Also called nighttime incontinence or nocturnal enuresis is involuntary urination while asleep after the age at which staying dry at night can be reasonably expected.
If bed-wetting continues, treat the problem with patience and understanding. Lifestyle changes, bladder training, moisture alarms, and sometimes medication may help reduce bed-wetting.
Most kids are fully toilet trained by age 5, but there’s really no target date for developing complete bladder control. Between the ages of 5 and 7, bed-wetting remains a problem for some children. After 7 years of age, a small number of children still wet the bed.
- Constipation : Pressure from an extra stool inside the rectum may interfere with the nerve signals that the bladder sends to the brain. A full rectum can also reduce the amount of urine that the bladder can hold or prevent it from emptying completely during urination.
- Hormones : A hormone called vasopressin limits the volume of urine that the body produces during the night. Vasopressin works by causing water in urine to be reabsorbed by the bloodstream, so a smaller volume of urine enters the bladder. Children who do not produce enough vasopressin might be more likely to wet the bed.
- Small Functional Bladder Capacity : Children with small functional bladder capacity have normal-sized bladders, but they sense that their bladders are full even when the bladder can still hold more urine.
- Psychological or Emotional Problems : Emotional stress caused by traumatic events or disruptions in a child’s normal routine can cause bedwetting. For example, moving to a new home, enrolling in a new school, or the death of a loved one may cause bedwetting episodes that become less frequent over time.
- Sexual Abuse : In some cases, children who begin wetting the bed again after they have learned to stay dry may be victims of sexual abuse. Other signs of abuse include:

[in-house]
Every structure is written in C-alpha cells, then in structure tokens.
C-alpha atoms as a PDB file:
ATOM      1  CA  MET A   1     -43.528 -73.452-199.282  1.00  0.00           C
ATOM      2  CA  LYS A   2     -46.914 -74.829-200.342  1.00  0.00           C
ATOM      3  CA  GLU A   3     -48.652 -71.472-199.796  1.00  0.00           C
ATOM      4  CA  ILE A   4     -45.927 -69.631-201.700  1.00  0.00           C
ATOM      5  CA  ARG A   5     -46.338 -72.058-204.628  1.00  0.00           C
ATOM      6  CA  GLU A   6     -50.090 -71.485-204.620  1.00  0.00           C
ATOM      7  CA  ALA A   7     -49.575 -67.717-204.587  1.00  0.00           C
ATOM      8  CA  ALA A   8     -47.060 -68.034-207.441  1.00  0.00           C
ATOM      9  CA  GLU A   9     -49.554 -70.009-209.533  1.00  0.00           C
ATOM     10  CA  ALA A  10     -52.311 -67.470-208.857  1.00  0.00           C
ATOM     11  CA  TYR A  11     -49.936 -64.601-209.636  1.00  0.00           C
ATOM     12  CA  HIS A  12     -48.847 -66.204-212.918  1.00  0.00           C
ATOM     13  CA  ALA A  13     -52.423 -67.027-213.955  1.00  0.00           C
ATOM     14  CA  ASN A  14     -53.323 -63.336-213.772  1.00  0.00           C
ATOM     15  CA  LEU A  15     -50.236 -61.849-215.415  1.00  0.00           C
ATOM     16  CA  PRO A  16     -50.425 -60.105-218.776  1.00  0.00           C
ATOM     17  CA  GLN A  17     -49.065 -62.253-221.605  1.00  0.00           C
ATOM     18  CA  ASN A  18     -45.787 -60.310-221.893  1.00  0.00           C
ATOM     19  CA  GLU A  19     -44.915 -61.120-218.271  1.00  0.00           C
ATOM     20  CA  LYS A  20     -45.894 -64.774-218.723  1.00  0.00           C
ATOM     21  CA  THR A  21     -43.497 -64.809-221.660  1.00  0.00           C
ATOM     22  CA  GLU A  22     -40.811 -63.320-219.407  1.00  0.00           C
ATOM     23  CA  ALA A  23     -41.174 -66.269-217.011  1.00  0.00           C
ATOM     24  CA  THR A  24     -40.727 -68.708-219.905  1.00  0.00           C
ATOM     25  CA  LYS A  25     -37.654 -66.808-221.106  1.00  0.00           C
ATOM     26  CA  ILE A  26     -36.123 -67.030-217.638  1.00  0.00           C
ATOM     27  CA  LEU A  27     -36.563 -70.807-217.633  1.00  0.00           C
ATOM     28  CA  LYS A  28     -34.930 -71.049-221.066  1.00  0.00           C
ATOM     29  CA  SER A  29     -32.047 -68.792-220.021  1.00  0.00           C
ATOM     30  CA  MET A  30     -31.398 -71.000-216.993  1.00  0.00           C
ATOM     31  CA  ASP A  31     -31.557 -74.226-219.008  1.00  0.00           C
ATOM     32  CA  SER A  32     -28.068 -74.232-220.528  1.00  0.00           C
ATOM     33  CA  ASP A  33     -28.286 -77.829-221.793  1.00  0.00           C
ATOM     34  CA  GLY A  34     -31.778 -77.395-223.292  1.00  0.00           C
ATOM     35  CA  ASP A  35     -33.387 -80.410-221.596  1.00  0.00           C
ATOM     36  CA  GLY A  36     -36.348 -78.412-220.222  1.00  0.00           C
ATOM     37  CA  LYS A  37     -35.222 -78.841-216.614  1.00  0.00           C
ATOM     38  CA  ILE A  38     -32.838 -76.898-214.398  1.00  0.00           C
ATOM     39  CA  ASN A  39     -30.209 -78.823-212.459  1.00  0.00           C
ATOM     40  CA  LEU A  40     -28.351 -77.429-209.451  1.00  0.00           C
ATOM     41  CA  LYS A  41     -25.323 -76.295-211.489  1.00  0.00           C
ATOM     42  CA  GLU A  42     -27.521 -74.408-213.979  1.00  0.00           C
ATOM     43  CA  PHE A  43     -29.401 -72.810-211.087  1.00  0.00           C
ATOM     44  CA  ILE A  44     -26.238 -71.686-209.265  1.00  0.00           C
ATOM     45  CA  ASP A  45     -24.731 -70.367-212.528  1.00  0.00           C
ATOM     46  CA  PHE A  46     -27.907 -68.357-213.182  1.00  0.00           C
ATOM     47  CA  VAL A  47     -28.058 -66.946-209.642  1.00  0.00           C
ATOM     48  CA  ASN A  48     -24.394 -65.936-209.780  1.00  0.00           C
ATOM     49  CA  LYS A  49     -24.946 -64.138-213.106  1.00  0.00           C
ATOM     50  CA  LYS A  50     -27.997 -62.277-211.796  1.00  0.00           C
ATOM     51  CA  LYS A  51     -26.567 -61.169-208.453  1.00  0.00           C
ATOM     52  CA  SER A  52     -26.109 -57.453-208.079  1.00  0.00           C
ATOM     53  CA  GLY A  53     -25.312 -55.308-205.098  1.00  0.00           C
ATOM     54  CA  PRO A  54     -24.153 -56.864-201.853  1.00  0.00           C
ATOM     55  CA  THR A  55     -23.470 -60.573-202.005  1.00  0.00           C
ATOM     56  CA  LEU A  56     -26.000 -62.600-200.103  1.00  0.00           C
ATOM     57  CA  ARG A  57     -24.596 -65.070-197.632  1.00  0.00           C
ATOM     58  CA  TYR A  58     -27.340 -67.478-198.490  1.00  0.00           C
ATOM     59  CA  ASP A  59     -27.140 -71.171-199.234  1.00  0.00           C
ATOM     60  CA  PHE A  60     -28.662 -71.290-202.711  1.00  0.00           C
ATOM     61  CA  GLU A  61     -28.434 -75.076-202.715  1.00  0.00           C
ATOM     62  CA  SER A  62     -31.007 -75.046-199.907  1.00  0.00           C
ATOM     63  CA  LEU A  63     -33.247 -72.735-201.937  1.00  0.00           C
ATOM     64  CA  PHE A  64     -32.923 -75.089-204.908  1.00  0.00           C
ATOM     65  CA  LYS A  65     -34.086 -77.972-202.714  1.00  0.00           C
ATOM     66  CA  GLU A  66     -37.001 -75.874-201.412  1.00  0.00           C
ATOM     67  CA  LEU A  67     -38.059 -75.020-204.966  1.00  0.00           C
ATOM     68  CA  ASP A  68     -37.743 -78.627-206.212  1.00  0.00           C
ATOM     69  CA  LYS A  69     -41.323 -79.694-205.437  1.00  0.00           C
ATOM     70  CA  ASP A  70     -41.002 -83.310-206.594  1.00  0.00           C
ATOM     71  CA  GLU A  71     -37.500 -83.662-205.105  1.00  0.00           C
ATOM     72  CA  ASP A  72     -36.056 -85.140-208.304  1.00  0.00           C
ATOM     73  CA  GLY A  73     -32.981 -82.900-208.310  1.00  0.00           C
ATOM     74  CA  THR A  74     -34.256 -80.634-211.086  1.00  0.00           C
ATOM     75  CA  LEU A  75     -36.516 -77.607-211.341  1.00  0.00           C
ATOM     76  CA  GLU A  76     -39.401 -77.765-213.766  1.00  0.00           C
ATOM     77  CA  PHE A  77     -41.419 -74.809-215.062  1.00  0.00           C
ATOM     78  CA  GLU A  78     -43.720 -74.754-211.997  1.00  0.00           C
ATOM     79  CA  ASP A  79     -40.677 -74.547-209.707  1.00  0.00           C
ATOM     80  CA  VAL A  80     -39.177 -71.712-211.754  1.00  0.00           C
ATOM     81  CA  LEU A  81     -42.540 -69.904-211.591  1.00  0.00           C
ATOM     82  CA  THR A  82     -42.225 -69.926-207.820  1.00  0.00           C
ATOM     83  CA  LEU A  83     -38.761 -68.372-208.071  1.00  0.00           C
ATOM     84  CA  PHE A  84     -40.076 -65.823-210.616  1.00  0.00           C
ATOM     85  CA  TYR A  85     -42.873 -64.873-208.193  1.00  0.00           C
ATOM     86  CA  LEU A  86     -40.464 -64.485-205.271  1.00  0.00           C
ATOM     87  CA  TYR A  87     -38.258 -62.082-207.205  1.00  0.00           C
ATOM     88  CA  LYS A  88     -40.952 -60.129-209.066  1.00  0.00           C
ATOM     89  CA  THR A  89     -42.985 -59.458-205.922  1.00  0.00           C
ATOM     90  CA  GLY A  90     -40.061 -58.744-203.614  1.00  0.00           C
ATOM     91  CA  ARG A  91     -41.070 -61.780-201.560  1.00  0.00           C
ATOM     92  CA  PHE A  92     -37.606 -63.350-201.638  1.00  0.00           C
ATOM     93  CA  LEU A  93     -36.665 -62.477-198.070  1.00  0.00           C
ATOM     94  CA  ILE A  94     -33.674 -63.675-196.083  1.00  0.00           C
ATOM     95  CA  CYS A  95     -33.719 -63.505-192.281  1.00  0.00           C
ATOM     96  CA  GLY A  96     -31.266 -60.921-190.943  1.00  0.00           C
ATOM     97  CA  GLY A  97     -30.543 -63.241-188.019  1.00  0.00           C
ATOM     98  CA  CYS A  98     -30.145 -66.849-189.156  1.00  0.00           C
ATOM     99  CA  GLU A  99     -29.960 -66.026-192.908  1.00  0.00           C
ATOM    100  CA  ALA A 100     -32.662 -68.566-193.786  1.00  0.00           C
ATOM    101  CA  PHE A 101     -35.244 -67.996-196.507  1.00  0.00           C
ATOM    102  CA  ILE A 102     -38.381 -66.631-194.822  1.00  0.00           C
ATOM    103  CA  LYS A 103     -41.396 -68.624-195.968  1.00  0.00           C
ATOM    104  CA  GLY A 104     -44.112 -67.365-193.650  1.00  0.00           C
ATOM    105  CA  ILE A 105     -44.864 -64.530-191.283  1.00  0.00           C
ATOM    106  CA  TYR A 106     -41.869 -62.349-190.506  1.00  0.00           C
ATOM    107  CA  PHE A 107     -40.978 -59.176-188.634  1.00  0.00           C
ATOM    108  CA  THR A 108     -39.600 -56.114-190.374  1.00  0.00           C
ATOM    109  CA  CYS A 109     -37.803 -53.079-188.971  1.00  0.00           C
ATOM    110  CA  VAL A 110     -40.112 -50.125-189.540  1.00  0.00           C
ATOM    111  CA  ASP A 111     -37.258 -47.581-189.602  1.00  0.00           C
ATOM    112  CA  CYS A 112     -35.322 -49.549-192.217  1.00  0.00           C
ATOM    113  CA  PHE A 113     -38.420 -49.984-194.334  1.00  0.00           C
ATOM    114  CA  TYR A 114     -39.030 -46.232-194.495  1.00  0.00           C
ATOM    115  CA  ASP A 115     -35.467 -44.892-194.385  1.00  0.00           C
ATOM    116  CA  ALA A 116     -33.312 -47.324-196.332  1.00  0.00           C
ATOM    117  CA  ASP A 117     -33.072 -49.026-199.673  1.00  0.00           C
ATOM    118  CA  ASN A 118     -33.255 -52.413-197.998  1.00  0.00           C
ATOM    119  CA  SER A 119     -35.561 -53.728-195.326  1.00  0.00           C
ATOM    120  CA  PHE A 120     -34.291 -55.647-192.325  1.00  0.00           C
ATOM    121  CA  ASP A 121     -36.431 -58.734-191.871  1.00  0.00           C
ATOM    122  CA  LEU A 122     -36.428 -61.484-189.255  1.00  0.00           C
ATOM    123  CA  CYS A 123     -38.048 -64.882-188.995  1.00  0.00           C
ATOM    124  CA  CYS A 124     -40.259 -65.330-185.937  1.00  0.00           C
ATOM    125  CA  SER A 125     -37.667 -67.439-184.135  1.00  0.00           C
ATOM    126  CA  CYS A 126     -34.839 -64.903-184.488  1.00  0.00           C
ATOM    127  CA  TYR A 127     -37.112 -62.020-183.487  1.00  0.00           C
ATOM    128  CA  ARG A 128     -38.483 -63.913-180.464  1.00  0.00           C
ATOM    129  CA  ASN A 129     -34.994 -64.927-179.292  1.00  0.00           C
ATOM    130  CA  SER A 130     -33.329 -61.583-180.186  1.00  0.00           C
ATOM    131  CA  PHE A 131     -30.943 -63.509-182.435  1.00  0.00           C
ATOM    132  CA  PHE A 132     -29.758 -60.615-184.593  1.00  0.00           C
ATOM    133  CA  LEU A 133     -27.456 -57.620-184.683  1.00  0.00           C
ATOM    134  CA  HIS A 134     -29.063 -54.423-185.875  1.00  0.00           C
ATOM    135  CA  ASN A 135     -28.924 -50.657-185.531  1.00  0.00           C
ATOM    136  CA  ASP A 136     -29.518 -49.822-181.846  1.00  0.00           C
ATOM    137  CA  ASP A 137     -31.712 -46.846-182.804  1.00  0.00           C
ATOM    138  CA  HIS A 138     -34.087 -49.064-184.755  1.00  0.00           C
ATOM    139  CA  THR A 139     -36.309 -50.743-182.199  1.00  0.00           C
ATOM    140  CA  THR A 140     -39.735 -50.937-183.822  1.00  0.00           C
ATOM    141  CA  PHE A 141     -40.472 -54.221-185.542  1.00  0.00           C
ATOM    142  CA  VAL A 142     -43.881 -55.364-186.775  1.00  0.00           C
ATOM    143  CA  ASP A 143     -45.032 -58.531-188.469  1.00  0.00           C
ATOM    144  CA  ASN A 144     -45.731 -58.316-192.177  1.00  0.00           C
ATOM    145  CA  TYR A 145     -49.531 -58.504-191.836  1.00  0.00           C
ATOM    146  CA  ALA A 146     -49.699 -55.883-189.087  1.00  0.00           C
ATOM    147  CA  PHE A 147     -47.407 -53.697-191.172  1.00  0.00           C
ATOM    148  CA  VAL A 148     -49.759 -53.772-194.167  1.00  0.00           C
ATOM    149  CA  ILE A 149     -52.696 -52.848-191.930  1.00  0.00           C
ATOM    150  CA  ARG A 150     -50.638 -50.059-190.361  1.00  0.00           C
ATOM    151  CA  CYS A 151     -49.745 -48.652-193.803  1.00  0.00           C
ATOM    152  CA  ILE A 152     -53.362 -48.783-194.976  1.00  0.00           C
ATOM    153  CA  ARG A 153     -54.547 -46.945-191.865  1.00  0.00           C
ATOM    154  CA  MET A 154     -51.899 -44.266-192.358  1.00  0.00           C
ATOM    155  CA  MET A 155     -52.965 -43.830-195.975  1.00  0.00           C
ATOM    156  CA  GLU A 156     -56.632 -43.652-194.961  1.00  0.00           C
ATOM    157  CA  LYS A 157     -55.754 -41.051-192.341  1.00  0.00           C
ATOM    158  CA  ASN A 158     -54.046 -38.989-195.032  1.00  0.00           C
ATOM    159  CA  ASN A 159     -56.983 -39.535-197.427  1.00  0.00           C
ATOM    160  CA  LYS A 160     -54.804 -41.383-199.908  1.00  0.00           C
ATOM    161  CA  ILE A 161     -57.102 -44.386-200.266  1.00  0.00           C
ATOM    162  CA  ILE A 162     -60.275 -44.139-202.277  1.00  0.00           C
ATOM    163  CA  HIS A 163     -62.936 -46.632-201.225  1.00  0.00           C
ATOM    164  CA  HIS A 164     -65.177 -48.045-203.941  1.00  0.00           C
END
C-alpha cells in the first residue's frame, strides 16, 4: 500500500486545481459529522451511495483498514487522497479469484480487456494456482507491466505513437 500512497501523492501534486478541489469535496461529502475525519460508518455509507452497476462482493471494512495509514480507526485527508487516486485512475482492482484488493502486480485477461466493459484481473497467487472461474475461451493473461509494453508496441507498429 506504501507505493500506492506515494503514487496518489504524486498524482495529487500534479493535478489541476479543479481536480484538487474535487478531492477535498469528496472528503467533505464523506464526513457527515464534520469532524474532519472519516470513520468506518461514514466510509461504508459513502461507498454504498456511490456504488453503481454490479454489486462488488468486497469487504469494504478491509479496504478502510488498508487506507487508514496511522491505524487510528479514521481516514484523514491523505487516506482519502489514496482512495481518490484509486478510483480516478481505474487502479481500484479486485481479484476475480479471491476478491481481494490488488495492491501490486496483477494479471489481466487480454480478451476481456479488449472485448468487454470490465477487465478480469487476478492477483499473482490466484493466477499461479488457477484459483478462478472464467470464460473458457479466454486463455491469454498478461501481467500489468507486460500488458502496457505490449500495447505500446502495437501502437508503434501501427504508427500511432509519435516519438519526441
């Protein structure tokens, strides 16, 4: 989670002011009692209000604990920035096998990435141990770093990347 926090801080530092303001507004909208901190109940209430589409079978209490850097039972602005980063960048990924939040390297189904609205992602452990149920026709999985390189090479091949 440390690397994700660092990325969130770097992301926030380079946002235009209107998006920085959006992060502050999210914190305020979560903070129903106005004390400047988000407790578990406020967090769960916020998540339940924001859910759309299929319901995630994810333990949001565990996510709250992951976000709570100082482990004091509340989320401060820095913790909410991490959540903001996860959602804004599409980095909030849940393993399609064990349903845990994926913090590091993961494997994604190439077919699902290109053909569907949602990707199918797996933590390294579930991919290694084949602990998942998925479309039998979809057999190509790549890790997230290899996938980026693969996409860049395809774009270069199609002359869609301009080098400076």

- Frequent urinary tract infections.
- Vaginal pain.
- Unusual discharge.
- Sexually transmitted disease.
- Medical Conditions : Disorders that are associated with bedwetting include urinary tract infections,sleep-apnea. Neurological problems or kidney or bladder abnormalities may also be causes. If bedwetting recurs after your child has been dry for six months or more, a medical condition may be causing it.
Homeopathic Approach :
Bedwetting can be treated to a large extent with the help of natural homeopathic medicines. Homeopathy medicines for bedwetting work by targeting the underlying cause behind the problem. These medicines for bedwetting are highly individualized and are prescribed according to the symptoms.
Homeopathic Medicines :
- Causticum : Wetting the bed unconsciously during the first part of the night, involuntary urination when blowing nose. During night, when cold, during coughing, laughing and sneezing. Worse from cold, paralysis of bladder and weakness of muscle.
- Gelsemium : Bedwetting in patients suffering from headaches cures bedwetting when Causticum fails.
- Bryonia : Dribbling of urine when moving, it flows on walking and relived only by quiet.
- Alumina : Urine dribbling out involuntarily due to paralysis of the bladder .it is retained and then dribbled out.
- Rhustox : Urine escapes when sitting quite .no difficulty in holding urine when walking.
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